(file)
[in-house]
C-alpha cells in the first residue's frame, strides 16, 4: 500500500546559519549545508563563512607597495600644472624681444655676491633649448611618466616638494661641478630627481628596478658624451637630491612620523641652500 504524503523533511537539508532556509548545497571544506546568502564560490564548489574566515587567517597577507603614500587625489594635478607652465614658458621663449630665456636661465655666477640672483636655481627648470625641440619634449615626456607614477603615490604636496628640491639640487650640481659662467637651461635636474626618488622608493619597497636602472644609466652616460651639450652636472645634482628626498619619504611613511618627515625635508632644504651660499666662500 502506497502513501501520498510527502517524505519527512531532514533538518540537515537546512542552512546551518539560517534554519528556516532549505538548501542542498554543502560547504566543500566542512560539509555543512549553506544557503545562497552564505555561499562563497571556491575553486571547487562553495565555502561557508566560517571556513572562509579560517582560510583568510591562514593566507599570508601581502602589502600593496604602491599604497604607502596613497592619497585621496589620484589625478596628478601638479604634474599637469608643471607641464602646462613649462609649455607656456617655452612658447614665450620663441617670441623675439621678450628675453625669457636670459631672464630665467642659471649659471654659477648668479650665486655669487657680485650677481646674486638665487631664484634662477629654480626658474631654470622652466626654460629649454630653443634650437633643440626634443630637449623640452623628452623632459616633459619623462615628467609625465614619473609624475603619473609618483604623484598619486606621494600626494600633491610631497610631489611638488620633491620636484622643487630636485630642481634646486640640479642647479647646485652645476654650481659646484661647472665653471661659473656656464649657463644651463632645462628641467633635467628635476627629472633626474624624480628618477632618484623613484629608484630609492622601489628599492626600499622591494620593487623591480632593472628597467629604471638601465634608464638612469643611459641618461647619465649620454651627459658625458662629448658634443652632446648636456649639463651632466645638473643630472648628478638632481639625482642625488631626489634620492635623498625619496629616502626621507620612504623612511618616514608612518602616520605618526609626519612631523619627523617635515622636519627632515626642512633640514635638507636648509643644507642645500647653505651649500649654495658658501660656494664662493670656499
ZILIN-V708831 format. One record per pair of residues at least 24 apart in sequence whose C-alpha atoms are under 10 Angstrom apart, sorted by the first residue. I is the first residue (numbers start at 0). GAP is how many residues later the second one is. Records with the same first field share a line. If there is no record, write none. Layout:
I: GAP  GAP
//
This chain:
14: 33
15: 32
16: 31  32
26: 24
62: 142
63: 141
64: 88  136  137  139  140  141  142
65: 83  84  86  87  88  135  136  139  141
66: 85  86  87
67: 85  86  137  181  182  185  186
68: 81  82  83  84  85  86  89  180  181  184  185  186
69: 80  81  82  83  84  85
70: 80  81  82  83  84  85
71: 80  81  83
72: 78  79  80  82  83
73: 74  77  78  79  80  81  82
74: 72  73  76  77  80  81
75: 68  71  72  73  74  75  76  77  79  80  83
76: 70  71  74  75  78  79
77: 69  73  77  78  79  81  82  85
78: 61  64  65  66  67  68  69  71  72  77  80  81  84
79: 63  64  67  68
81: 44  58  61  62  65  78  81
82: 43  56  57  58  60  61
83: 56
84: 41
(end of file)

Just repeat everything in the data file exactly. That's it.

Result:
[in-house]
C-alpha cells in the first residue's frame, strides 16, 4: 500500500546559519549545508563563512607597495600644472624681444655676491633649448611618466616638494661641478630627481628596478658624451637630491612620523641652500 504524503523533511537539508532556509548545497571544506546568502564560490564548489574566515587567517597577507603614500587625489594635478607652465614658458621663449630665456636661465655666477640672483636655481627648470625641440619634449615626456607614477603615490604636496628640491639640487650640481659662467637651461635636474626618488622608493619597497636602472644609466652616460651639450652636472645634482628626498619619504611613511618627515625635508632644504651660499666662500 502506497502513501501520498510527502517524505519527512531532514533538518540537515537546512542552512546551518539560517534554519528556516532549505538548501542542498554543502560547504566543500566542512560539509555543512549553506544557503545562497552564505555561499562563497571556491575553486571547487562553495565555502561557508566560517571556513572562509579560517582560510583568510591562514593566507599570508601581502602589502600593496604602491599604497604607502596613497592619497585621496589620484589625478596628478601638479604634474599637469608643471607641464602646462613649462609649455607656456617655452612658447614665450620663441617670441623675439621678450628675453625669457636670459631672464630665467642659471649659471654659477648668479650665486655669487657680485650677481646674486638665487631664484634662477629654480626658474631654470622652466626654460629649454630653443634650437633643440626634443630637449623640452623628452623632459616633459619623462615628467609625465614619473609624475603619473609618483604623484598619486606621494600626494600633491610631497610631489611638488620633491620636484622643487630636485630642481634646486640640479642647479647646485652645476654650481659646484661647472665653471661659473656656464649657463644651463632645462628641467633635467628635476627629472633626474624624480628618477632618484623613484629608484630609492622601489628599492626600499622591494620593487623591480632593472628597467629604471638601465634608464638612469643611459641618461647619465649620454651627459658625458662629448658634443652632446648636456649639463651632466645638473643630472648628478638632481639625482642625488631626489634620492635623498625619496629616502626621507620612504623612511618616514608612518602616520605618526609626519612631523619627523617635515622636519627632515626642512633640514635638507636648509643644507642645500647653505651649500649654495658658501660656494664662493670656499
ZILIN-V708831 format. One record per pair of residues at least 24 apart in sequence whose C-alpha atoms are under 10 Angstrom apart, sorted by the first residue. I is the first residue (numbers start at 0). GAP is how many residues later the second one is. Records with the same first field share a line. If there is no record, write none. Layout:
I: GAP  GAP
//
This chain:
14: 33
15: 32
16: 31  32
26: 24
62: 142
63: 141
64: 88  136  137  139  140  141  142
65: 83  84  86  87  88  135  136  139  141
66: 85  86  87
67: 85  86  137  181  182  185  186
68: 81  82  83  84  85  86  89  180  181  184  185  186
69: 80  81  82  83  84  85
70: 80  81  82  83  84  85
71: 80  81  83
72: 78  79  80  82  83
73: 74  77  78  79  80  81  82
74: 72  73  76  77  80  81
75: 68  71  72  73  74  75  76  77  79  80  83
76: 70  71  74  75  78  79
77: 69  73  77  78  79  81  82  85
78: 61  64  65  66  67  68  69  71  72  77  80  81  84
79: 63  64  67  68
81: 44  58  61  62  65  78  81
82: 43  56  57  58  60  61
83: 56
84: 41